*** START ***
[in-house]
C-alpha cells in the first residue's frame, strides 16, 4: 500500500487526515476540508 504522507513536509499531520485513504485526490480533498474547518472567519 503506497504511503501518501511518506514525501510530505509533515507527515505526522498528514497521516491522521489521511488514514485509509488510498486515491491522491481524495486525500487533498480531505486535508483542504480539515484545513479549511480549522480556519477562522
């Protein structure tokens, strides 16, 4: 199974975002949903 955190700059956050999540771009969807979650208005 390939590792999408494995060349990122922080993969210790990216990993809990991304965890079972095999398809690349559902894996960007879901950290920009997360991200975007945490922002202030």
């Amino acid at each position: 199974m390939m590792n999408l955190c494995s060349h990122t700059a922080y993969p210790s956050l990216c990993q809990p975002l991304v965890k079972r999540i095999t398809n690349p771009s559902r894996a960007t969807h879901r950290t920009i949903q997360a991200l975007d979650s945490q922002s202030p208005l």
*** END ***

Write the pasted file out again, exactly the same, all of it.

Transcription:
[in-house]
C-alpha cells in the first residue's frame, strides 16, 4: 500500500487526515476540508 504522507513536509499531520485513504485526490480533498474547518472567519 503506497504511503501518501511518506514525501510530505509533515507527515505526522498528514497521516491522521489521511488514514485509509488510498486515491491522491481524495486525500487533498480531505486535508483542504480539515484545513479549511480549522480556519477562522
């Protein structure tokens, strides 16, 4: 199974975002949903 955190700059956050999540771009969807979650208005 390939590792999408494995060349990122922080993969210790990216990993809990991304965890079972095999398809690349559902894996960007879901950290920009997360991200975007945490922002202030």
């Amino acid at each position: 199974m390939m590792n999408l955190c494995s060349h990122t700059a922080y993969p210790s956050l990216c990993q809990p975002l991304v965890k079972r999540i095999t398809n690349p771009s559902r894996a960007t969807h879901r950290t920009i949903q997360a991200l975007d979650s945490q922002s202030p208005l």